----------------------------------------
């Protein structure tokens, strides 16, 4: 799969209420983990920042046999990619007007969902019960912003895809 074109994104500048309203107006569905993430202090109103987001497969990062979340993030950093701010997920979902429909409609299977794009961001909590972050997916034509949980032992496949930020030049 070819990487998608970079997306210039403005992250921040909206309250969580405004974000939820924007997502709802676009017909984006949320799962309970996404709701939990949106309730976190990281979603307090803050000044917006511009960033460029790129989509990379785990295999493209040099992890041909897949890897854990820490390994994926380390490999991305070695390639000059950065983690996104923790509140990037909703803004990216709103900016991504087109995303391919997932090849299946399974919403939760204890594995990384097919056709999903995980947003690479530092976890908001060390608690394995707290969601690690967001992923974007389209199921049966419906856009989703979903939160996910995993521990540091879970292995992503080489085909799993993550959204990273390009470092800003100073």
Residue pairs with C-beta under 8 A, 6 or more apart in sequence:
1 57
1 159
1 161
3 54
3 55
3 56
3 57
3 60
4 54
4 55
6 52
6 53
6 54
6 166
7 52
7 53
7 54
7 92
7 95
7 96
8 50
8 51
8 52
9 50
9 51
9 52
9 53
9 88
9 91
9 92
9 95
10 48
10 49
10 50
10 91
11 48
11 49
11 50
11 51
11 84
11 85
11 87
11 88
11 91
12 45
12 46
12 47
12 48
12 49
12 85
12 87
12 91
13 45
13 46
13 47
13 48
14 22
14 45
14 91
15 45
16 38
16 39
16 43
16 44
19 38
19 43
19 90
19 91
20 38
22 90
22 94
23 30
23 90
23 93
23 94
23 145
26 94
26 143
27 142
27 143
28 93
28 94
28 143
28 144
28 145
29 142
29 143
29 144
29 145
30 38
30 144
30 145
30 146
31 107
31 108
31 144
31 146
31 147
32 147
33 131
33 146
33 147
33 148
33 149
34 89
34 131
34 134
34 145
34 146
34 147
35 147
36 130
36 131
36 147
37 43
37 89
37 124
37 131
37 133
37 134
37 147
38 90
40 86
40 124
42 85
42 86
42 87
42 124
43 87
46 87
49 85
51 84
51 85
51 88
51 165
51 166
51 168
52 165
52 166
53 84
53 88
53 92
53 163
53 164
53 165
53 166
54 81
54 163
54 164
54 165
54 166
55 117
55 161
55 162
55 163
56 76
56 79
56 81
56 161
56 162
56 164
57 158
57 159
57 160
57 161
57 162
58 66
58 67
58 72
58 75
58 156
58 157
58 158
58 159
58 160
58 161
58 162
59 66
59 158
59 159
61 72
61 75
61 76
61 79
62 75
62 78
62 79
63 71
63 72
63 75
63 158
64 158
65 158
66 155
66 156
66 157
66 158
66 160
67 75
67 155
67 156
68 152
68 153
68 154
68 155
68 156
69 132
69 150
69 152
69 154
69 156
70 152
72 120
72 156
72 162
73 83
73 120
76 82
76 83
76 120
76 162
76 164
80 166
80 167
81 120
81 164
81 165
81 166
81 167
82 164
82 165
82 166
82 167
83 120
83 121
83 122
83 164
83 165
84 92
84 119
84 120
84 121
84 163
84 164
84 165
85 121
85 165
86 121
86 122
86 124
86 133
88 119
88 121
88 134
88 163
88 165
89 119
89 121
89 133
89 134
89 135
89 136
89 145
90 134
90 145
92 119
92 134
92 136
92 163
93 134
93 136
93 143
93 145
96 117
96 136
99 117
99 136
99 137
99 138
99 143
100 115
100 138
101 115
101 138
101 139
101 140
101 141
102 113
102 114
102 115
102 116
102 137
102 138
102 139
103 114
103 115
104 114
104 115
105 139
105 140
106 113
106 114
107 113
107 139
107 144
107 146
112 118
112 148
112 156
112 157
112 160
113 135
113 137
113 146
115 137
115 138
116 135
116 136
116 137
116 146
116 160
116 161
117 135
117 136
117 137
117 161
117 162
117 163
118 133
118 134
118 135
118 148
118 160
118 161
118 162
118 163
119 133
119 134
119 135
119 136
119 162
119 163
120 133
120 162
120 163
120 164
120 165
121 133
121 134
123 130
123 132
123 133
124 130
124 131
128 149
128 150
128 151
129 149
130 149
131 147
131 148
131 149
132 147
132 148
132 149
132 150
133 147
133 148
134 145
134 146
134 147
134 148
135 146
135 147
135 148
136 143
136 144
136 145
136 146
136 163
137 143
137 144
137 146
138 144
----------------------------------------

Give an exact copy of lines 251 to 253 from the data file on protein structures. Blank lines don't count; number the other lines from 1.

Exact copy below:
86 122
86 124
86 133